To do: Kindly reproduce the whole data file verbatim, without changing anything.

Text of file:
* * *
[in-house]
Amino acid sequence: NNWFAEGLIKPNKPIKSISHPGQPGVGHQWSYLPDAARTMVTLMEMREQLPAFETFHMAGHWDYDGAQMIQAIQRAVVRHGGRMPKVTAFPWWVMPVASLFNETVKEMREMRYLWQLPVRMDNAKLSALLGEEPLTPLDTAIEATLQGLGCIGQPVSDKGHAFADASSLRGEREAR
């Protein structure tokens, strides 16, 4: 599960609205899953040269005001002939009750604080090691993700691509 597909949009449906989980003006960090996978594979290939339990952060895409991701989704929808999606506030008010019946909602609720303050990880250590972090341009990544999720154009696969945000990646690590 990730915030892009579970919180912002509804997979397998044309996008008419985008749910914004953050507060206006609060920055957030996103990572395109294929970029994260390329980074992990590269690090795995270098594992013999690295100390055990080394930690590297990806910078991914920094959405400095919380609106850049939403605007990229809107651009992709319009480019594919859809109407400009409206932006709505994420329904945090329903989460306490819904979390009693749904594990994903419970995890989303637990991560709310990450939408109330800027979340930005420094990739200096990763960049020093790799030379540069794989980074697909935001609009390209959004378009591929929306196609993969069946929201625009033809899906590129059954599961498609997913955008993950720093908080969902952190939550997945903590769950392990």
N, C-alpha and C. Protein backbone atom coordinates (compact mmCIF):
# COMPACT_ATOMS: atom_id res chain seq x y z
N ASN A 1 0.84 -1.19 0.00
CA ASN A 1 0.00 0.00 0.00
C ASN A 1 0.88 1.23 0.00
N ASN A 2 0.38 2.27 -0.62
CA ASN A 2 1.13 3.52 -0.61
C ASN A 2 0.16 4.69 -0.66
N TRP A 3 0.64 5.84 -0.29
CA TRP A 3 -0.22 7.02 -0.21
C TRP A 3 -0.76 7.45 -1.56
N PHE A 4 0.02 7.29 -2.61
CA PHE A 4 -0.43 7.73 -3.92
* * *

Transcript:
[in-house]
Amino acid sequence: NNWFAEGLIKPNKPIKSISHPGQPGVGHQWSYLPDAARTMVTLMEMREQLPAFETFHMAGHWDYDGAQMIQAIQRAVVRHGGRMPKVTAFPWWVMPVASLFNETVKEMREMRYLWQLPVRMDNAKLSALLGEEPLTPLDTAIEATLQGLGCIGQPVSDKGHAFADASSLRGEREAR
């Protein structure tokens, strides 16, 4: 599960609205899953040269005001002939009750604080090691993700691509 597909949009449906989980003006960090996978594979290939339990952060895409991701989704929808999606506030008010019946909602609720303050990880250590972090341009990544999720154009696969945000990646690590 990730915030892009579970919180912002509804997979397998044309996008008419985008749910914004953050507060206006609060920055957030996103990572395109294929970029994260390329980074992990590269690090795995270098594992013999690295100390055990080394930690590297990806910078991914920094959405400095919380609106850049939403605007990229809107651009992709319009480019594919859809109407400009409206932006709505994420329904945090329903989460306490819904979390009693749904594990994903419970995890989303637990991560709310990450939408109330800027979340930005420094990739200096990763960049020093790799030379540069794989980074697909935001609009390209959004378009591929929306196609993969069946929201625009033809899906590129059954599961498609997913955008993950720093908080969902952190939550997945903590769950392990």
N, C-alpha and C. Protein backbone atom coordinates (compact mmCIF):
# COMPACT_ATOMS: atom_id res chain seq x y z
N ASN A 1 0.84 -1.19 0.00
CA ASN A 1 0.00 0.00 0.00
C ASN A 1 0.88 1.23 0.00
N ASN A 2 0.38 2.27 -0.62
CA ASN A 2 1.13 3.52 -0.61
C ASN A 2 0.16 4.69 -0.66
N TRP A 3 0.64 5.84 -0.29
CA TRP A 3 -0.22 7.02 -0.21
C TRP A 3 -0.76 7.45 -1.56
N PHE A 4 0.02 7.29 -2.61
CA PHE A 4 -0.43 7.73 -3.92